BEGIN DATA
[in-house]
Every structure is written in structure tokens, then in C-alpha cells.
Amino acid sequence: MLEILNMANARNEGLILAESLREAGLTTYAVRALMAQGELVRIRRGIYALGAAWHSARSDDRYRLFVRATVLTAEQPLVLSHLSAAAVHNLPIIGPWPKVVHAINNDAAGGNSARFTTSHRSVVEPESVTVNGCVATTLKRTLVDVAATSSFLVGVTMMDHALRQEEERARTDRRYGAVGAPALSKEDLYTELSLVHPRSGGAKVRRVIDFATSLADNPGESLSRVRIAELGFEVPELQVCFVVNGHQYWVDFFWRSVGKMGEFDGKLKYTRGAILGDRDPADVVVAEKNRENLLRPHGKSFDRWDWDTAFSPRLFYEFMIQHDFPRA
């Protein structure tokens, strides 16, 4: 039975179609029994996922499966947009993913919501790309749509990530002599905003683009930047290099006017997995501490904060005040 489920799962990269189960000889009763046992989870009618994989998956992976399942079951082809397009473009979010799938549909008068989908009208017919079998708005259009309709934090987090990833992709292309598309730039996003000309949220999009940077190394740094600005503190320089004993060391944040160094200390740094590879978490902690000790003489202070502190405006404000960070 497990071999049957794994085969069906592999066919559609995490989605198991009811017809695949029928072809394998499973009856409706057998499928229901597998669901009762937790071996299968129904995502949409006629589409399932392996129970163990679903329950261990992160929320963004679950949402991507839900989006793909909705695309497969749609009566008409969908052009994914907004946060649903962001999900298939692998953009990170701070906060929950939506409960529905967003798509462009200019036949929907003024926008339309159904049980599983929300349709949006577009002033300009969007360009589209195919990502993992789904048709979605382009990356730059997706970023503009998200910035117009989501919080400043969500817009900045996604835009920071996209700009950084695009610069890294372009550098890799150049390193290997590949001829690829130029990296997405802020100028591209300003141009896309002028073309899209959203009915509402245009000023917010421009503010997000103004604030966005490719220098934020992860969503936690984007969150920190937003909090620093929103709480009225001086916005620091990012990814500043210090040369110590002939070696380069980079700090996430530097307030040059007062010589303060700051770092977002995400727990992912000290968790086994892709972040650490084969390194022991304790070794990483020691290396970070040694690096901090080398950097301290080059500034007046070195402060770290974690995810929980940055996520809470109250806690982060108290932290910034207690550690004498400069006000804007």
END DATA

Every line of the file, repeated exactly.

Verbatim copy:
[in-house]
Every structure is written in structure tokens, then in C-alpha cells.
Amino acid sequence: MLEILNMANARNEGLILAESLREAGLTTYAVRALMAQGELVRIRRGIYALGAAWHSARSDDRYRLFVRATVLTAEQPLVLSHLSAAAVHNLPIIGPWPKVVHAINNDAAGGNSARFTTSHRSVVEPESVTVNGCVATTLKRTLVDVAATSSFLVGVTMMDHALRQEEERARTDRRYGAVGAPALSKEDLYTELSLVHPRSGGAKVRRVIDFATSLADNPGESLSRVRIAELGFEVPELQVCFVVNGHQYWVDFFWRSVGKMGEFDGKLKYTRGAILGDRDPADVVVAEKNRENLLRPHGKSFDRWDWDTAFSPRLFYEFMIQHDFPRA
């Protein structure tokens, strides 16, 4: 039975179609029994996922499966947009993913919501790309749509990530002599905003683009930047290099006017997995501490904060005040 489920799962990269189960000889009763046992989870009618994989998956992976399942079951082809397009473009979010799938549909008068989908009208017919079998708005259009309709934090987090990833992709292309598309730039996003000309949220999009940077190394740094600005503190320089004993060391944040160094200390740094590879978490902690000790003489202070502190405006404000960070 497990071999049957794994085969069906592999066919559609995490989605198991009811017809695949029928072809394998499973009856409706057998499928229901597998669901009762937790071996299968129904995502949409006629589409399932392996129970163990679903329950261990992160929320963004679950949402991507839900989006793909909705695309497969749609009566008409969908052009994914907004946060649903962001999900298939692998953009990170701070906060929950939506409960529905967003798509462009200019036949929907003024926008339309159904049980599983929300349709949006577009002033300009969007360009589209195919990502993992789904048709979605382009990356730059997706970023503009998200910035117009989501919080400043969500817009900045996604835009920071996209700009950084695009610069890294372009550098890799150049390193290997590949001829690829130029990296997405802020100028591209300003141009896309002028073309899209959203009915509402245009000023917010421009503010997000103004604030966005490719220098934020992860969503936690984007969150920190937003909090620093929103709480009225001086916005620091990012990814500043210090040369110590002939070696380069980079700090996430530097307030040059007062010589303060700051770092977002995400727990992912000290968790086994892709972040650490084969390194022991304790070794990483020691290396970070040694690096901090080398950097301290080059500034007046070195402060770290974690995810929980940055996520809470109250806690982060108290932290910034207690550690004498400069006000804007």